Fund Your Expedition
A guide to getting the right people interested in your plan
How to Get Your Expedition Funded
The best expeditions are the result of people succeeding at grand schemes they were told were impossible. While the end goal has an important space in dreams, pretty much every expedition has one very real hurdle that can’t be dismissed: money. Expeditions cost money, often a lot of money, and you need to be realistic in order to get your hands on enough of it to succeed.
Whitewater expedition photographer Darin McQuiod has had sponsors help send him to Africa, India, Japan, and Europe in the past five years. These trips are testaments to his ability to secure funding because of their far reach, as well as the fact that whitewater kayaking as an industry doesn’t fund as many trips as it’s wealthier outdoor siblings like cycling or mountaineering. We caught up with McQuoid after a trip to Corsica and asked him for some realistic tips on how to get expeditions funded.
Funding Your Expedition: Build a Portfolio
First off, you have to put in time building an adventure portfolio. McQuiod says that unless you get really lucky you should expect to put in at least four years to earn the credibility for sponsors to start funding your trips. Before getting discouraged, look at it from a positive angle—you are spending this time pursuing your passion. “It is a good reminder that you should be doing what you want to be doing anyway,” says McQuiod.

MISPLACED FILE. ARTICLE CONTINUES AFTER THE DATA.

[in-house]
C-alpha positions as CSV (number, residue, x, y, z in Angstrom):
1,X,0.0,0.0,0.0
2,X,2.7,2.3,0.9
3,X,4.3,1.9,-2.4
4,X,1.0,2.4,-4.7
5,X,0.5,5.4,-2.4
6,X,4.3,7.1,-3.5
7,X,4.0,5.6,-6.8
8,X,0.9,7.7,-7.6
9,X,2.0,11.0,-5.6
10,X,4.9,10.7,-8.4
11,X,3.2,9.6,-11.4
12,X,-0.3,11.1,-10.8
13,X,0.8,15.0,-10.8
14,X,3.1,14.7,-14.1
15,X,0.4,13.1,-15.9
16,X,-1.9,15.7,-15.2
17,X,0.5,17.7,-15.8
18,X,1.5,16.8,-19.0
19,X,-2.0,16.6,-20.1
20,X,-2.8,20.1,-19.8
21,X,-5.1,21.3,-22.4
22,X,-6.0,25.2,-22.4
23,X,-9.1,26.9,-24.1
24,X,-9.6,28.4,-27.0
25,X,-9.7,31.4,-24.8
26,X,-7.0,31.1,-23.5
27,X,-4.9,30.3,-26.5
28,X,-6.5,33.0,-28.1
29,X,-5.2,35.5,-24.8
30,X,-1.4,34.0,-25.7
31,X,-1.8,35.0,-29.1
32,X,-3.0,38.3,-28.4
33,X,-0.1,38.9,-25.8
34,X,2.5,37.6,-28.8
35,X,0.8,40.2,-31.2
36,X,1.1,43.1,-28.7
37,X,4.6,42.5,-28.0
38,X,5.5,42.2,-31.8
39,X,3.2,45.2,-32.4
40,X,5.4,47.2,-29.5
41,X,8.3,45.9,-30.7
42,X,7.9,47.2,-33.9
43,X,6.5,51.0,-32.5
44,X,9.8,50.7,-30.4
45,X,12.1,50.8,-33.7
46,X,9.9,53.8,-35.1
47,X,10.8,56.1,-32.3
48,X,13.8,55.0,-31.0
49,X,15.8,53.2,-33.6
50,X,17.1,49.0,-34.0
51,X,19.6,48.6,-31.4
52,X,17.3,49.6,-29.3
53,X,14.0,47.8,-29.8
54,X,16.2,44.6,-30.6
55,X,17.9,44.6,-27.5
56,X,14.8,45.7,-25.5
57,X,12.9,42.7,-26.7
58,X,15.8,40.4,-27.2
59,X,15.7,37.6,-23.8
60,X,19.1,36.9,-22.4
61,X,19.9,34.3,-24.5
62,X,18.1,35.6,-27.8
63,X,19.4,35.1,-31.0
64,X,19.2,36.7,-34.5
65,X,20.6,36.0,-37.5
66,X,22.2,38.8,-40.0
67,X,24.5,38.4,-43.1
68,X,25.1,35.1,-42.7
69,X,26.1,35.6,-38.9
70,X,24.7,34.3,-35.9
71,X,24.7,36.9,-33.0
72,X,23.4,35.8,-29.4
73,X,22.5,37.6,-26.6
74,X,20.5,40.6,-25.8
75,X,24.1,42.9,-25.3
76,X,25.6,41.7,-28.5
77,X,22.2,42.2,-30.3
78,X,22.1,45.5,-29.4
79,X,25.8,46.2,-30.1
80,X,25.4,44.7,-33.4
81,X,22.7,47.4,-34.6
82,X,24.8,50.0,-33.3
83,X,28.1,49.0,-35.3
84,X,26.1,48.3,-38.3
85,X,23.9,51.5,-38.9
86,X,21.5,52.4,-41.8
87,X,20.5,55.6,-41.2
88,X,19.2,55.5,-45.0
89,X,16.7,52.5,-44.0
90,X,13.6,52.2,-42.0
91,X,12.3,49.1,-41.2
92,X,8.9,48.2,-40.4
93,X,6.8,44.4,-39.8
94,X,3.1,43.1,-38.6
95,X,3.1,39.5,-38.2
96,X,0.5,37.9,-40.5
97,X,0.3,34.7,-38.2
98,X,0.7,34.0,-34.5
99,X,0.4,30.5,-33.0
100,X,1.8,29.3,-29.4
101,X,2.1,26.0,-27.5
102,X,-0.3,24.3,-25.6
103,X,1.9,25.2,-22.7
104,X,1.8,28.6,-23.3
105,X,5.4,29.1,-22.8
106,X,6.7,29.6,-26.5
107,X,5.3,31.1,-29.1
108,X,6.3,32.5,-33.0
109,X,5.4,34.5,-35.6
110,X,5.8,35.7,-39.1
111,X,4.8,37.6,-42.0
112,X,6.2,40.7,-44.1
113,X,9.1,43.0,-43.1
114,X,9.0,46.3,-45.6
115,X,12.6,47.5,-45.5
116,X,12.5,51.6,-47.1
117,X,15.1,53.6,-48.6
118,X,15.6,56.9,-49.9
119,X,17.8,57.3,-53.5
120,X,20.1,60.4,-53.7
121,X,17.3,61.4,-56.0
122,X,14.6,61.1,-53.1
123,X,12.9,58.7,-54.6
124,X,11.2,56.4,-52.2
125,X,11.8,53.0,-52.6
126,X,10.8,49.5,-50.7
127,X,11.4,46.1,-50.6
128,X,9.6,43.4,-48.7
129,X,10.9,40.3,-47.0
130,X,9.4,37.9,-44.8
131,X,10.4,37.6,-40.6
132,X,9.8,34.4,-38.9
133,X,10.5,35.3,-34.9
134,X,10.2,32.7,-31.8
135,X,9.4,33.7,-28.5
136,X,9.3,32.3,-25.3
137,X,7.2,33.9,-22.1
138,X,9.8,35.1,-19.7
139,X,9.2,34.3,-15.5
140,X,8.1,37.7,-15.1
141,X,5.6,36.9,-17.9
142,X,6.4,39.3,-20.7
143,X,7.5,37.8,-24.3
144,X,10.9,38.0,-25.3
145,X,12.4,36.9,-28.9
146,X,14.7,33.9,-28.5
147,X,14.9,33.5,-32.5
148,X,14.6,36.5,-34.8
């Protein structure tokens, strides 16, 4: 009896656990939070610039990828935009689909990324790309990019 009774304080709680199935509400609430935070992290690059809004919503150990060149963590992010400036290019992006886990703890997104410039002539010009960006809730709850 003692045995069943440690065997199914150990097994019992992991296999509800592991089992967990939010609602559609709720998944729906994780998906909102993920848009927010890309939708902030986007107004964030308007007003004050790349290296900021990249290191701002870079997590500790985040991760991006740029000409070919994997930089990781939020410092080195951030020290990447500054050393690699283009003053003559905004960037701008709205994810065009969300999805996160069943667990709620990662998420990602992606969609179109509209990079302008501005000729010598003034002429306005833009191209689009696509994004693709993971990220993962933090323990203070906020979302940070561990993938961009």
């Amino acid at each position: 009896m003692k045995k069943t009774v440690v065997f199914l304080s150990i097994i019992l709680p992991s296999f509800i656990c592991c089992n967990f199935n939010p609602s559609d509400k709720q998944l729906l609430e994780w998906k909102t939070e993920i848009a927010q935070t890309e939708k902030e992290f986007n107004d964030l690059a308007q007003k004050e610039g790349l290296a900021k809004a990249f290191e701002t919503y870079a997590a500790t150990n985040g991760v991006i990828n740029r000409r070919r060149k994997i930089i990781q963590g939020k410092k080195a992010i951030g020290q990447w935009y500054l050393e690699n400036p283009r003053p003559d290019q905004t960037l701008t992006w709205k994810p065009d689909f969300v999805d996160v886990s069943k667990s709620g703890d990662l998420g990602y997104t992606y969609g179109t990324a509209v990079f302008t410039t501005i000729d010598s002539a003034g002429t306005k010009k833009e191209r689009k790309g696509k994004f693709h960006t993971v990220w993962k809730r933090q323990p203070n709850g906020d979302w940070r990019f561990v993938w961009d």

Funding Your Expedition: Build Relationships
Next, build relationships with industry professionals before asking for sponsorship. Don’t forget that you are asking them for money. At the end of the day you are a selling them on your expedition, and no one likes to be cold called.
When you get to planning your expedition, McQuoid says your odds drastically increase based on how clearly you can communicate your vision. “It is vital to have a well defined goal,” says McQuiod.
He also suggests you stack your crew. “It helps to build a team that can offer different assets like someone who can run all of the drops, someone who can take pictures, someone who will take video, and someone that can write.”
Funding Your Expedition: Define Your Value
His final tip is potentially the most important, and might make you the least comfortable because it feels the most like a business transaction. Clearly define the value of your expedition to your sponsor. “They have to see it as a good return on their investment,” says McQuiod. Think of toning back the scale of your expedition if you are having trouble getting funded, because a smaller investment demands less of a return.
Talking about networking, assets, and ROI can feel really incongruous with your dreams of summiting remote peaks or bagging steep first descents in a river canyon. But, if you are willing take care of business and get your expedition funded now, there’ll be plenty of time for soul when you’re there.